Weed Control - Help?

serwinAugust 11, 2004

We would really appreciate some advice on weed control. This is our first season of farm market gardening. We have six 200 ft rows of tomatoes planted this year and hope to add another 5 or 6 rows for cutting flowers next year. We're having a time keeping up with weeds. What have you found works best, i.e. weed barrier cloth, mulch, cover crops? We're open to any suggestions. My husband has tried tilling as much as possible, but the weeds just shoot back up.

Thanks for any ideas. Sherry

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gooseberry_guy(MI)

Sherry:

You might want to consider plain old corrugated cardboard. Usually free from the market. It will keep weeds down, conserve moisture and your earthworms will love it. Just make sure it's held down so it doesn't get blown off.

GG

    Bookmark   August 12, 2004 at 12:01AM
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randy41_1

plastic mulch works real good although its not free of course. and it doesnt take a lot of time to put in place. and it does pollute both in production and disposal.

    Bookmark   August 12, 2004 at 8:37AM
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gponder(7/South OR)

I use landscape fabric with holes burnt in it for each plant. Very labor intensive for the initial set up but well worth the time it saves during the season in weeding. The fabric should last between 6-8 years. I also use T-tape underneath for watering which helps cut down on weeds. You can overhead water if you don't have a drip system as the fabric allows the water to permeate through.
Good Luck
gp

    Bookmark   August 12, 2004 at 12:18PM
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dan_denise(z5b,6a MO)

We lay down cardboard and/or newspaper and cover it with grass clipping. We have a pull behind chipper/shredder vac so "harvesting" mulch is simple. Whole system works great!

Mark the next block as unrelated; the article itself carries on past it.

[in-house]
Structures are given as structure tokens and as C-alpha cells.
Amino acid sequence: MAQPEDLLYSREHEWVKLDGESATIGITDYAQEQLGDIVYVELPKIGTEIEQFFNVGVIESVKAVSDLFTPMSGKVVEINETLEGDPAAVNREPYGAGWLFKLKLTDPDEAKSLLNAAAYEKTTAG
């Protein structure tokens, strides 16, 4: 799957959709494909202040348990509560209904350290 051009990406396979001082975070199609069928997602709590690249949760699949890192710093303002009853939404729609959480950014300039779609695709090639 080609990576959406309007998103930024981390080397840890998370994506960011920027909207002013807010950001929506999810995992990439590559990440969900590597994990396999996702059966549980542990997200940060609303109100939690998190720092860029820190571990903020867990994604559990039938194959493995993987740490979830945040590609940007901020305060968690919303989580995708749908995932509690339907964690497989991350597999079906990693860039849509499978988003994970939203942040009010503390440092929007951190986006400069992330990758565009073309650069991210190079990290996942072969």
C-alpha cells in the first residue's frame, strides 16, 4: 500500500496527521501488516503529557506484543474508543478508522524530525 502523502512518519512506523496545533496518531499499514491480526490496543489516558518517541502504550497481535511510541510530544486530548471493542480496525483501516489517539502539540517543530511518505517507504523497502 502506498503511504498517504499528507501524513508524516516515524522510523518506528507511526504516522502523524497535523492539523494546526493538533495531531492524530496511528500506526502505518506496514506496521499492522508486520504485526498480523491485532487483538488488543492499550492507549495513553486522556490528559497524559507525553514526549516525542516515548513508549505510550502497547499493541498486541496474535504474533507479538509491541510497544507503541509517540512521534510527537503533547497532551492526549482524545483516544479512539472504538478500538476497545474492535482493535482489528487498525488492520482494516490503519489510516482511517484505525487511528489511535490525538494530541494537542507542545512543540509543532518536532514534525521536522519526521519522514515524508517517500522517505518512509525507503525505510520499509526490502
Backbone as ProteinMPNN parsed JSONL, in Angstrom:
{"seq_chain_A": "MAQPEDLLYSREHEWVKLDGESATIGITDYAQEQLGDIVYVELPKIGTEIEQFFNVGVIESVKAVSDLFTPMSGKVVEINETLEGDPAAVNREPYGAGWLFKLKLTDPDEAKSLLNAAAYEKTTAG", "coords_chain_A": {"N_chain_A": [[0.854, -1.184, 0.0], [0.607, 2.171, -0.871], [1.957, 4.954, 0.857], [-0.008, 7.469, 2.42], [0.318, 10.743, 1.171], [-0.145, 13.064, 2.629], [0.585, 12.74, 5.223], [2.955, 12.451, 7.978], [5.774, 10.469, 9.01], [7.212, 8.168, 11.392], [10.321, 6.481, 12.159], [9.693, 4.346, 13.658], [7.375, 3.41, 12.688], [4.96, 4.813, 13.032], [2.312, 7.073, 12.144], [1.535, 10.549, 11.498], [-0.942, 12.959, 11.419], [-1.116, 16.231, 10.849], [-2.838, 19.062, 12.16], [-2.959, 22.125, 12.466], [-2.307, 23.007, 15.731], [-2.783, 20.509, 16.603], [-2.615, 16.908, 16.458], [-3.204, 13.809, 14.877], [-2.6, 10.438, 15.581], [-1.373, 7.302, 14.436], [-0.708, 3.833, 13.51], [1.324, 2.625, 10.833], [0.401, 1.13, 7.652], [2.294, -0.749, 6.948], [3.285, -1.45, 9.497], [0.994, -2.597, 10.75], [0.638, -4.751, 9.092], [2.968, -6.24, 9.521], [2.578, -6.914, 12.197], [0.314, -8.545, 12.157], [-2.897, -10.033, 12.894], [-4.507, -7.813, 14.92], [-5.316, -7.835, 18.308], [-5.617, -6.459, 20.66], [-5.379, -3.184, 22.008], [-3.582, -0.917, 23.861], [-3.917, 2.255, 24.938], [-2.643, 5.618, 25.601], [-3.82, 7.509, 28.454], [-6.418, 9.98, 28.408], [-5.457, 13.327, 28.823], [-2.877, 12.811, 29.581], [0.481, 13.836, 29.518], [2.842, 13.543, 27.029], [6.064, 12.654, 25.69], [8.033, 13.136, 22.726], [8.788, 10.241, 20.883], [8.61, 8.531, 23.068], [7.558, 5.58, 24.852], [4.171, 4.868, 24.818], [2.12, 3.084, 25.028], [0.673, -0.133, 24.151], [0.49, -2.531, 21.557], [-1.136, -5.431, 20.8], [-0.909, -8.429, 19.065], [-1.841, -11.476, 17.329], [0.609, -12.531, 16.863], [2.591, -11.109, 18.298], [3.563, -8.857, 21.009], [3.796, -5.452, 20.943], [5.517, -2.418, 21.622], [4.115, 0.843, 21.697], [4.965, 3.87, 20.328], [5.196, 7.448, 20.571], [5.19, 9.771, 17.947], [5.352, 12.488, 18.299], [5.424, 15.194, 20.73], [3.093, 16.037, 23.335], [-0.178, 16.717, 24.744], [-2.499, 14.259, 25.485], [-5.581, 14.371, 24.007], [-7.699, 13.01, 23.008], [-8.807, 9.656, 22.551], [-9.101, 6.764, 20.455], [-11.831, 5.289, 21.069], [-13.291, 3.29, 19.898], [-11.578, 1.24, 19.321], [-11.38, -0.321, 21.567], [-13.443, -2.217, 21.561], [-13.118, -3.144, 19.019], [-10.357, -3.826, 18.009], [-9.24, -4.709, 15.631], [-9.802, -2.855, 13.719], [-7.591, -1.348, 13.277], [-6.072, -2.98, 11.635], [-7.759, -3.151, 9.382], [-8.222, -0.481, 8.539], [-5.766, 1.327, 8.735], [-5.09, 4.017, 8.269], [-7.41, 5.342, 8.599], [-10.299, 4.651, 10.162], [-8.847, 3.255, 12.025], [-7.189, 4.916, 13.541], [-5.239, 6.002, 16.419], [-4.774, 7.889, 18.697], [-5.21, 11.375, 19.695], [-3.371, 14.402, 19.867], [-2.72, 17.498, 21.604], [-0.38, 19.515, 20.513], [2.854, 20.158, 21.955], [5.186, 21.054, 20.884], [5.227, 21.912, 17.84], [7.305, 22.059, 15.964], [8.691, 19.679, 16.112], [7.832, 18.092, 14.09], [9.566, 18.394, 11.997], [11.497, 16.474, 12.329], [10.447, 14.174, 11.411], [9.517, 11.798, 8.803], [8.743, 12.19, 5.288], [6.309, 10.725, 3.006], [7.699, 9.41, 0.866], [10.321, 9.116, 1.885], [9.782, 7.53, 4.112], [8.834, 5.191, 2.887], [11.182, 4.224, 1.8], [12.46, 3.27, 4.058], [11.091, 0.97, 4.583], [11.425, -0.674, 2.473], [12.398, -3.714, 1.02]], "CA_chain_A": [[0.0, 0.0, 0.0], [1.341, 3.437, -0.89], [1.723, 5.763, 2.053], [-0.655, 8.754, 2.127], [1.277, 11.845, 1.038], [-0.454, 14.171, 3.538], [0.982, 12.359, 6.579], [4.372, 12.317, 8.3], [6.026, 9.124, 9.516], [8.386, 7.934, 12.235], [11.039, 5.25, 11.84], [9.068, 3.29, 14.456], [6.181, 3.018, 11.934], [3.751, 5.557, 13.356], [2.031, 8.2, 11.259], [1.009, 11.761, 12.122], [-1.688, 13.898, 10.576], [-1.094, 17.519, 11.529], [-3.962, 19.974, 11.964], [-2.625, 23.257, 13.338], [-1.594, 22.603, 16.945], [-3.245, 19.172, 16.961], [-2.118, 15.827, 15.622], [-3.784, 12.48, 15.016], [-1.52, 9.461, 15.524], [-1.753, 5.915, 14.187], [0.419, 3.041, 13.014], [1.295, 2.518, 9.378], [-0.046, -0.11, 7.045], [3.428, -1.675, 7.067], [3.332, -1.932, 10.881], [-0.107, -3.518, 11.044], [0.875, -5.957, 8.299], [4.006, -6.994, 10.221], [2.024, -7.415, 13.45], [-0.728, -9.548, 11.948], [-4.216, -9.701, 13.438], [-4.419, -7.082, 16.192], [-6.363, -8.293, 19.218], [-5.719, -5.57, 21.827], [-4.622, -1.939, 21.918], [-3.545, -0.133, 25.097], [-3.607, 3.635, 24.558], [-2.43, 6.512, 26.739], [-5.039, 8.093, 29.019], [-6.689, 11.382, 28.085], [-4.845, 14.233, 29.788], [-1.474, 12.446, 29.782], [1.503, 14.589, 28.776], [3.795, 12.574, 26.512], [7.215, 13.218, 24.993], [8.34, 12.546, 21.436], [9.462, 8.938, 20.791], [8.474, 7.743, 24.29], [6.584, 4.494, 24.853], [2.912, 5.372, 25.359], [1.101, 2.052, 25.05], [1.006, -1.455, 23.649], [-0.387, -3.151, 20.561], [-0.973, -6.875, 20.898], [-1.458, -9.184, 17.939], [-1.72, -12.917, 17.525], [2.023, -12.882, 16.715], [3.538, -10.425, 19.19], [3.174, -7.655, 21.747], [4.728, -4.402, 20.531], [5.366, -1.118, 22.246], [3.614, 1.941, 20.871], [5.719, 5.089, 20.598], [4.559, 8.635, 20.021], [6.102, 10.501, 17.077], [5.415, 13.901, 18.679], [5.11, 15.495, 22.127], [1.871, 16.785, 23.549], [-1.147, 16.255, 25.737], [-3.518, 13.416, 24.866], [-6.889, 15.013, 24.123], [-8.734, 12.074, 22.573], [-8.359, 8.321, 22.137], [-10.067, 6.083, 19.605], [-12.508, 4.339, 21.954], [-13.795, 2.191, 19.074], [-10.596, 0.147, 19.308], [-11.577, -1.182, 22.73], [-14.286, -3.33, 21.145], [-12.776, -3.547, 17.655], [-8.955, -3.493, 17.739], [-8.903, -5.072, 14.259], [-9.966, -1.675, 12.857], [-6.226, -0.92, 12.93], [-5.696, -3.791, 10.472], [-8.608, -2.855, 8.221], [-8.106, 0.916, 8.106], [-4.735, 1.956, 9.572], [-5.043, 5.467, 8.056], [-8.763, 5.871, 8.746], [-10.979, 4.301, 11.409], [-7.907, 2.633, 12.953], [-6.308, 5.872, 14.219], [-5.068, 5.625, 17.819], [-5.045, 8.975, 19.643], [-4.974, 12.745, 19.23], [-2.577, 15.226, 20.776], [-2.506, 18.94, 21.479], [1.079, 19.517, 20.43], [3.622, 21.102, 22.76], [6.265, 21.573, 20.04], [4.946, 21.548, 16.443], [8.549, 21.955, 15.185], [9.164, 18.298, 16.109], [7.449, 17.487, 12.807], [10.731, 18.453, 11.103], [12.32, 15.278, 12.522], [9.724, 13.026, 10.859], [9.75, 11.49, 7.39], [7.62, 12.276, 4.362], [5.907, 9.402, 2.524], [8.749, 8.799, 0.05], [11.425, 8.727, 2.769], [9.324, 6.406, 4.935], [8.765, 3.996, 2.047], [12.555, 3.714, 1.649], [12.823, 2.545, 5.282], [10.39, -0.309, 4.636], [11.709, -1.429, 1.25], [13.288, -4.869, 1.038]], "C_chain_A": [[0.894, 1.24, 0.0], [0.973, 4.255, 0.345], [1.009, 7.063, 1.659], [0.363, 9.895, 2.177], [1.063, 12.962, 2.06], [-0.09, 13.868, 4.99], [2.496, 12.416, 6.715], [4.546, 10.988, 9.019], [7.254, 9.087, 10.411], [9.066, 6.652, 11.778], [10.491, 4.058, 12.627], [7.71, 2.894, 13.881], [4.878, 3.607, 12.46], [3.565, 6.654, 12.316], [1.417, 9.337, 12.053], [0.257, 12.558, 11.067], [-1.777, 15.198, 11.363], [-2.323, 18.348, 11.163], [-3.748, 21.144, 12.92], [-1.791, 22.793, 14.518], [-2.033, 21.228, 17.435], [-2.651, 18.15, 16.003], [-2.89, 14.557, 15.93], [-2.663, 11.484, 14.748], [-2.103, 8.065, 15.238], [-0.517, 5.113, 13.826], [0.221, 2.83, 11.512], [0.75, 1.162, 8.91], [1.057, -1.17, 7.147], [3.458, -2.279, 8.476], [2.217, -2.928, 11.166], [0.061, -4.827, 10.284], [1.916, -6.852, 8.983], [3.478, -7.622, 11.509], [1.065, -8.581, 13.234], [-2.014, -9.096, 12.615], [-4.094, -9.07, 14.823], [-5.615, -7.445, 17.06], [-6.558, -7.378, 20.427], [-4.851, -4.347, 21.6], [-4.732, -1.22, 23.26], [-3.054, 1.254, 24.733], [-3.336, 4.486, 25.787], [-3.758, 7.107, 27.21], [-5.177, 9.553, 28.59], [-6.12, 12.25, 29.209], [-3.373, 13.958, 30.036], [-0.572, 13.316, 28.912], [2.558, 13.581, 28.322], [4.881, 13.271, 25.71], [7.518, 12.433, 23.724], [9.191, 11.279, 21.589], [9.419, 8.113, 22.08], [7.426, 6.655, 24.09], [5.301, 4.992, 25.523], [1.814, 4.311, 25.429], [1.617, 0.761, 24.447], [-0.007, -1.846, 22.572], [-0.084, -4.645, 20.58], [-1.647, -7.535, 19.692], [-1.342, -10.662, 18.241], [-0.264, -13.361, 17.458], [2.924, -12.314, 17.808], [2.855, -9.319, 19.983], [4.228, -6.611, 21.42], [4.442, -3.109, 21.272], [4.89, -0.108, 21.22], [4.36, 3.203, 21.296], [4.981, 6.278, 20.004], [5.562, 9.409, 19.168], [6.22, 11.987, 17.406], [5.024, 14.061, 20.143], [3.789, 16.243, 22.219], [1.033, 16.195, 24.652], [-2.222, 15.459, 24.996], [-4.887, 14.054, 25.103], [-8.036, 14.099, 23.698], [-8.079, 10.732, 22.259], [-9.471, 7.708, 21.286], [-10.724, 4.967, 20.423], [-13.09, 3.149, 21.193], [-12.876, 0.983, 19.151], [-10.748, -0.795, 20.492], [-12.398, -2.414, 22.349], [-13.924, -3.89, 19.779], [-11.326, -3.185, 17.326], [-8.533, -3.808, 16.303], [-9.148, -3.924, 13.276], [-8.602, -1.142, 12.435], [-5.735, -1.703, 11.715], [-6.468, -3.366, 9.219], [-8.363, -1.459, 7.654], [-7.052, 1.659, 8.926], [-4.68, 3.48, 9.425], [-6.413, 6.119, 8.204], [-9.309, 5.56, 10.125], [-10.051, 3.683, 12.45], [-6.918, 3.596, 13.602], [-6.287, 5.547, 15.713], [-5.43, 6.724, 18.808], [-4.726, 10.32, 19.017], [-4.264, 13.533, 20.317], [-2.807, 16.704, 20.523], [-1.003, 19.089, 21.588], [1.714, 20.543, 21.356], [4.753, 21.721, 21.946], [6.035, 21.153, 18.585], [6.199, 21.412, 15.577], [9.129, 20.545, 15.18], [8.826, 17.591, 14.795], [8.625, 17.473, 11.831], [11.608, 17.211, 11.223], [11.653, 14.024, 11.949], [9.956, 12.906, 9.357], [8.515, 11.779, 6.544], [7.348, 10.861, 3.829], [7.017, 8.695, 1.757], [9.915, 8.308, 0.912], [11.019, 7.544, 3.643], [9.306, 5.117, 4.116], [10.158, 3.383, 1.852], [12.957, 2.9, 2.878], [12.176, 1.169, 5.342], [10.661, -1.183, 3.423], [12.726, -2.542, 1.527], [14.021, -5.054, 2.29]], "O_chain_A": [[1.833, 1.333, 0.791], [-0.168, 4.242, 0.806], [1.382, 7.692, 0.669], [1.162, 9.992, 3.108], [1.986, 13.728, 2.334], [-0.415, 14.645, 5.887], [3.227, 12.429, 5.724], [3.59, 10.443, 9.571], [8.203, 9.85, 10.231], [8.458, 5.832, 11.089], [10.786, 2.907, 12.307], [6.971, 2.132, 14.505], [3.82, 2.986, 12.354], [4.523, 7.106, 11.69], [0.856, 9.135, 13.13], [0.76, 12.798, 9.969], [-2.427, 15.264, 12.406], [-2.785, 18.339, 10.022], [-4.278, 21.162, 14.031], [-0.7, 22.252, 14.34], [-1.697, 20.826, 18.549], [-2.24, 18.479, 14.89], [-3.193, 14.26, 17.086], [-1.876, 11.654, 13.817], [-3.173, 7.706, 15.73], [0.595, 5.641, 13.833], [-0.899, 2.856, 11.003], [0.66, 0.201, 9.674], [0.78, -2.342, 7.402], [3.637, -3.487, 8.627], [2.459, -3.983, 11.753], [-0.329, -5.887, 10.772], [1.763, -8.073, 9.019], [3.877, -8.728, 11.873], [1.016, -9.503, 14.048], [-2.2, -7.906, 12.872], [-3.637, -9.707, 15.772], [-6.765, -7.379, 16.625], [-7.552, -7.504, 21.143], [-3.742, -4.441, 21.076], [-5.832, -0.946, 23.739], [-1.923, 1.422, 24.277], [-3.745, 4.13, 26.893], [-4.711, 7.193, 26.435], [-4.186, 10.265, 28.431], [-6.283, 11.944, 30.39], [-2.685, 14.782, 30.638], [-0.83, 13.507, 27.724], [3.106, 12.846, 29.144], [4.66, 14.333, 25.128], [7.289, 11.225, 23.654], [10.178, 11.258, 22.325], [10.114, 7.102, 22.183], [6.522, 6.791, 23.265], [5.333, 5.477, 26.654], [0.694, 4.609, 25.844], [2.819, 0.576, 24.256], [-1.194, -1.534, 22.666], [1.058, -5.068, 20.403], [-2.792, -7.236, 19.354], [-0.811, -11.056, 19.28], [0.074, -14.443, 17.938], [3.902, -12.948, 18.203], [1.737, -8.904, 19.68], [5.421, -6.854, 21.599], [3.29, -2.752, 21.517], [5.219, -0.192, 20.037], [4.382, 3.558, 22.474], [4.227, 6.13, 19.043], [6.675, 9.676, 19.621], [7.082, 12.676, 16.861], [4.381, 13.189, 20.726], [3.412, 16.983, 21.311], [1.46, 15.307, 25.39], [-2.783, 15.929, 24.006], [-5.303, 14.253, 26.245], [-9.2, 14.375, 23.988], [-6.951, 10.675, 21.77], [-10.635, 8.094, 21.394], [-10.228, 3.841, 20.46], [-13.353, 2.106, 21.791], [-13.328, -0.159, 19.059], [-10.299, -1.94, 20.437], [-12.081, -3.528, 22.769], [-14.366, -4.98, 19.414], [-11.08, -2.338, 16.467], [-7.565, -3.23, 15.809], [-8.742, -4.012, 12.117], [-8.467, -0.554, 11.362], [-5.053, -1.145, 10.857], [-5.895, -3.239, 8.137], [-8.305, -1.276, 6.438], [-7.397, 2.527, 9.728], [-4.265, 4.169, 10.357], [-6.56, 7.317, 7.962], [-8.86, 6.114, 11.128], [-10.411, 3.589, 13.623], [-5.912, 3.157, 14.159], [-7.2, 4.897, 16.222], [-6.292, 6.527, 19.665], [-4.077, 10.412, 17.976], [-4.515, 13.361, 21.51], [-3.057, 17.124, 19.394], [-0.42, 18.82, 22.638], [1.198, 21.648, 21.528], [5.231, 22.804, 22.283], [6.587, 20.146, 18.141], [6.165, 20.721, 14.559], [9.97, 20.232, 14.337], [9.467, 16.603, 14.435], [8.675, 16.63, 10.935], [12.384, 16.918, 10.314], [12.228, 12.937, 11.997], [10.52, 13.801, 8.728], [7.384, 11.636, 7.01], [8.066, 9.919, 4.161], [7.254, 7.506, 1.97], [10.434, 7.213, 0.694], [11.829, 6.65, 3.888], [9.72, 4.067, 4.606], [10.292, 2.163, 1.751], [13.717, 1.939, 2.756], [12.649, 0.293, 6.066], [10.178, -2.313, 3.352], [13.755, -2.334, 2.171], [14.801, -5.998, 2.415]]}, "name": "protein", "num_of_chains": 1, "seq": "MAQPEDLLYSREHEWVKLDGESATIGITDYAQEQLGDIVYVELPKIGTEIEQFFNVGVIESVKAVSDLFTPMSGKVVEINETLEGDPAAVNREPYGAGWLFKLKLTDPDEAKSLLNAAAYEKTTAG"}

Dan

    Bookmark   August 12, 2004 at 5:15PM
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fancifowl(5Pa)

mulch is good but a good rye crop to plow down works well also, rye seems to be a good weed suppresant. weeds arent all bad, managed properly they provide a good green manure crop. ta just cannot let them go to seed.

    Bookmark   August 12, 2004 at 9:27PM
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serwin

Thanks all for your advice. I have a bunch of old cardboard boxes taking up space. I'll give that a try. I'd also like to try the landscape cloth for perennials. Is there a good place to buy it wholesale?

When would be the best time to plant a rye crop? I've read a little about cover crops, and it seems like a good way to go. Where is a good place to buy seed?

Sherry

    Bookmark   August 12, 2004 at 9:56PM
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gooseberry_guy(MI)

Sherry:

Field rye works pretty good for a fall cover crop. Plan on broadcasting that anytime during the fall. It germinates all the way down to 40 degrees so it can be planted fairly late if need be. Since you're going to be using it to add green manure and for weed control, you can sow it fairly heavy. When you turn it under in the spring, allow some time between tilling and planting your crops since it has a tendency to prevent things to grow. Like weeds.

The best place to find this is either a farmer who has it for sale, your local farm elevator, or feed store. It normally runs about $7-15 for 50 pounds.

GG

    Bookmark   August 13, 2004 at 12:00AM
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dickscovered(Sth France)